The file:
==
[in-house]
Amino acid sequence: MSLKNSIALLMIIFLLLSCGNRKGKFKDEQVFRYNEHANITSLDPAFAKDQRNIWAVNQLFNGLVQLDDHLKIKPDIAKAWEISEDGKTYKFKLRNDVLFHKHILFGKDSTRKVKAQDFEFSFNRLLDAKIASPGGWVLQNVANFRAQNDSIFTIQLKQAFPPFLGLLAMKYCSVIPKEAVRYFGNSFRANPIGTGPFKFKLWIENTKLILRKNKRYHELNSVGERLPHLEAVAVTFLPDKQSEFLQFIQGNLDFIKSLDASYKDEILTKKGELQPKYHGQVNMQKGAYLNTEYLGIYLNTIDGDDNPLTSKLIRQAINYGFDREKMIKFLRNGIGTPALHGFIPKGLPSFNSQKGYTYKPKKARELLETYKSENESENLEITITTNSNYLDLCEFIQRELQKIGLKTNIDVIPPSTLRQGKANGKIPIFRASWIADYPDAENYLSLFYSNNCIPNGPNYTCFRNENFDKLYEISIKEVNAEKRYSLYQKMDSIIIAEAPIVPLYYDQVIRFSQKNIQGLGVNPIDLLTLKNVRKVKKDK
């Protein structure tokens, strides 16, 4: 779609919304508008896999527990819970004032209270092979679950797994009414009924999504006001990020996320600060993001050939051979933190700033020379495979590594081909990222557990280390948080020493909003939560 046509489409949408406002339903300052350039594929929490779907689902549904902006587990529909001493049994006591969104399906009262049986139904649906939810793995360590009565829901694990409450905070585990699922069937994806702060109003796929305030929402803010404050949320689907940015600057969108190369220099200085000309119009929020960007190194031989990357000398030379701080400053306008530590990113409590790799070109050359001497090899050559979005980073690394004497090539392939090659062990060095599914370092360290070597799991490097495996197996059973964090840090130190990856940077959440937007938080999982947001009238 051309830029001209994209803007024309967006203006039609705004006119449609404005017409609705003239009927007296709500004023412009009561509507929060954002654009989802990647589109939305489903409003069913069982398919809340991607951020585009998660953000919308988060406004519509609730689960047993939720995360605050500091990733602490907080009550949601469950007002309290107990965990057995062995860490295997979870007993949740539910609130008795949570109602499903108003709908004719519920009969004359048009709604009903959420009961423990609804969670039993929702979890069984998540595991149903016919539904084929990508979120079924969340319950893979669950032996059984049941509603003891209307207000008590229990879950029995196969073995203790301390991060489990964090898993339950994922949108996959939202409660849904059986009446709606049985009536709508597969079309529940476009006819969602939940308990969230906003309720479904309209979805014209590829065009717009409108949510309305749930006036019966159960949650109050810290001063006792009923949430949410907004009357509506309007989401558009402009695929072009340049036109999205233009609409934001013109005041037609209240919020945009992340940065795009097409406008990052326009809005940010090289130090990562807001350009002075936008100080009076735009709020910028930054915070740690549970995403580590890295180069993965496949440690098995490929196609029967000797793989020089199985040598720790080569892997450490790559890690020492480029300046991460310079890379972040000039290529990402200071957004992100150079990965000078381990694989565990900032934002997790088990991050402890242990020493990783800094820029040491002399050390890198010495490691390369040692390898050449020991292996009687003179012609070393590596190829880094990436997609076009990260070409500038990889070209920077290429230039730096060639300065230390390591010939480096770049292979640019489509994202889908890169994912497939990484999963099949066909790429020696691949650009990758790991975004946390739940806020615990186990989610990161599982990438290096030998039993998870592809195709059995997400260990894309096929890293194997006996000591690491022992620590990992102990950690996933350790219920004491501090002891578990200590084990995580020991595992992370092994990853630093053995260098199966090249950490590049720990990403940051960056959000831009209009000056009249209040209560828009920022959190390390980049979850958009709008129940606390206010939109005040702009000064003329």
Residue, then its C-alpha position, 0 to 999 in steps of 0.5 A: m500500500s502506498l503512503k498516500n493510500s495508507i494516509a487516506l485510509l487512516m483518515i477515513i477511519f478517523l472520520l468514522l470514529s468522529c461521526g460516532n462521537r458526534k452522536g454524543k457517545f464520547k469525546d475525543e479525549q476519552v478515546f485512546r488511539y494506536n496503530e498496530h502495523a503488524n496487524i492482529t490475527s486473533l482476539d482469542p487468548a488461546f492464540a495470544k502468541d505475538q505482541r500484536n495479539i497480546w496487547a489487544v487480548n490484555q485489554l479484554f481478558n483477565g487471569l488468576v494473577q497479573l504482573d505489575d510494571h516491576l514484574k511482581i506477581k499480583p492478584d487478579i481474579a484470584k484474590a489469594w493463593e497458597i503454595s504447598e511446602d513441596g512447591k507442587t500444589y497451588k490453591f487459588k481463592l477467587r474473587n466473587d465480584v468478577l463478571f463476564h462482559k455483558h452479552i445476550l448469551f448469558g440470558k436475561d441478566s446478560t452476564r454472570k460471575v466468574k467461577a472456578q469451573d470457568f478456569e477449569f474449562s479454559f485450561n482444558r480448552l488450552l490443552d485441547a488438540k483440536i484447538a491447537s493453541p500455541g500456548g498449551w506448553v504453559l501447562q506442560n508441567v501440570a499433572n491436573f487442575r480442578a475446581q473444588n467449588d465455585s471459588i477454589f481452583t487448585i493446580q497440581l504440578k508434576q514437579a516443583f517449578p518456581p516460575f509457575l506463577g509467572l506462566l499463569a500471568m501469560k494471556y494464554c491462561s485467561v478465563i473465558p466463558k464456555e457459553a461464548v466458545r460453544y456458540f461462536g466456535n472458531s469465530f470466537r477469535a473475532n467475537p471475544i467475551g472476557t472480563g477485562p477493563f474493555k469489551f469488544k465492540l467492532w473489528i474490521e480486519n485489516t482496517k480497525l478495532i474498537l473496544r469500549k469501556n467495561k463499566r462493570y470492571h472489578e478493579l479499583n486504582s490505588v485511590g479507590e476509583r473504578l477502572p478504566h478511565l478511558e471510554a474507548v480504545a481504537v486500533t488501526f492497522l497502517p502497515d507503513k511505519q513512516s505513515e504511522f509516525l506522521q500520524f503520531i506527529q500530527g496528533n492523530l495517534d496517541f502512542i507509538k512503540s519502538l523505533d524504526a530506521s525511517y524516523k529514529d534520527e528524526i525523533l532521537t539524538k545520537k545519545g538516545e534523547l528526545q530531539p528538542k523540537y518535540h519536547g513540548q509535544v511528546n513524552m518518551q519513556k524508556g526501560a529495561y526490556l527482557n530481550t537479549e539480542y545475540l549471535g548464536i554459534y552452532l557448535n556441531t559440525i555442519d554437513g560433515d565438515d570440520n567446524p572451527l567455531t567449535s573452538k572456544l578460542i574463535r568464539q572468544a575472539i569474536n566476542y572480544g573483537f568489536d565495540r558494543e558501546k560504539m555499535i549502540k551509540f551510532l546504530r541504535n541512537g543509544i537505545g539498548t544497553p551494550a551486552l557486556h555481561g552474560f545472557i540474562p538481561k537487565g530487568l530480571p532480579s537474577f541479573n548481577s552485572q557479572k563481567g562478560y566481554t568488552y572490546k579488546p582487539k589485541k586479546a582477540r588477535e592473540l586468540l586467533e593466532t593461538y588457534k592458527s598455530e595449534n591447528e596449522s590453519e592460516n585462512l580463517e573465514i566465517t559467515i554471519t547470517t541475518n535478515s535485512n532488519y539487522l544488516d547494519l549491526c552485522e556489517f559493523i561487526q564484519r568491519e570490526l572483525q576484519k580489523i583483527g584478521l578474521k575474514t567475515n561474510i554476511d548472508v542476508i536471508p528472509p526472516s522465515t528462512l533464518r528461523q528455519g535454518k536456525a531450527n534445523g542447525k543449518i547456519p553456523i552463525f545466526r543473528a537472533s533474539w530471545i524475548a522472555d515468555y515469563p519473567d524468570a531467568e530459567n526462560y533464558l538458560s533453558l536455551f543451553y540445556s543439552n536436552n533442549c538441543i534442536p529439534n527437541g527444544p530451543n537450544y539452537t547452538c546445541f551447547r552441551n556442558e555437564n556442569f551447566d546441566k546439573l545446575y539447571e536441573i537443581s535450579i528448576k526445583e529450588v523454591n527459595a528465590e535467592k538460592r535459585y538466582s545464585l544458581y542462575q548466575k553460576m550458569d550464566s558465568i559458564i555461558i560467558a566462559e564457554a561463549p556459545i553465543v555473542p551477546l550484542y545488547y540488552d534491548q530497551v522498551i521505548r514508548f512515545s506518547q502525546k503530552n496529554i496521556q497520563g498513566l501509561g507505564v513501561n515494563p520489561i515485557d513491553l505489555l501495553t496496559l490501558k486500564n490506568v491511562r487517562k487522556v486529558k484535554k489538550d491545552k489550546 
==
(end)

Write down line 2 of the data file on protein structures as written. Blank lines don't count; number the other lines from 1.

Amino acid sequence: MSLKNSIALLMIIFLLLSCGNRKGKFKDEQVFRYNEHANITSLDPAFAKDQRNIWAVNQLFNGLVQLDDHLKIKPDIAKAWEISEDGKTYKFKLRNDVLFHKHILFGKDSTRKVKAQDFEFSFNRLLDAKIASPGGWVLQNVANFRAQNDSIFTIQLKQAFPPFLGLLAMKYCSVIPKEAVRYFGNSFRANPIGTGPFKFKLWIENTKLILRKNKRYHELNSVGERLPHLEAVAVTFLPDKQSEFLQFIQGNLDFIKSLDASYKDEILTKKGELQPKYHGQVNMQKGAYLNTEYLGIYLNTIDGDDNPLTSKLIRQAINYGFDREKMIKFLRNGIGTPALHGFIPKGLPSFNSQKGYTYKPKKARELLETYKSENESENLEITITTNSNYLDLCEFIQRELQKIGLKTNIDVIPPSTLRQGKANGKIPIFRASWIADYPDAENYLSLFYSNNCIPNGPNYTCFRNENFDKLYEISIKEVNAEKRYSLYQKMDSIIIAEAPIVPLYYDQVIRFSQKNIQGLGVNPIDLLTLKNVRKVKKDK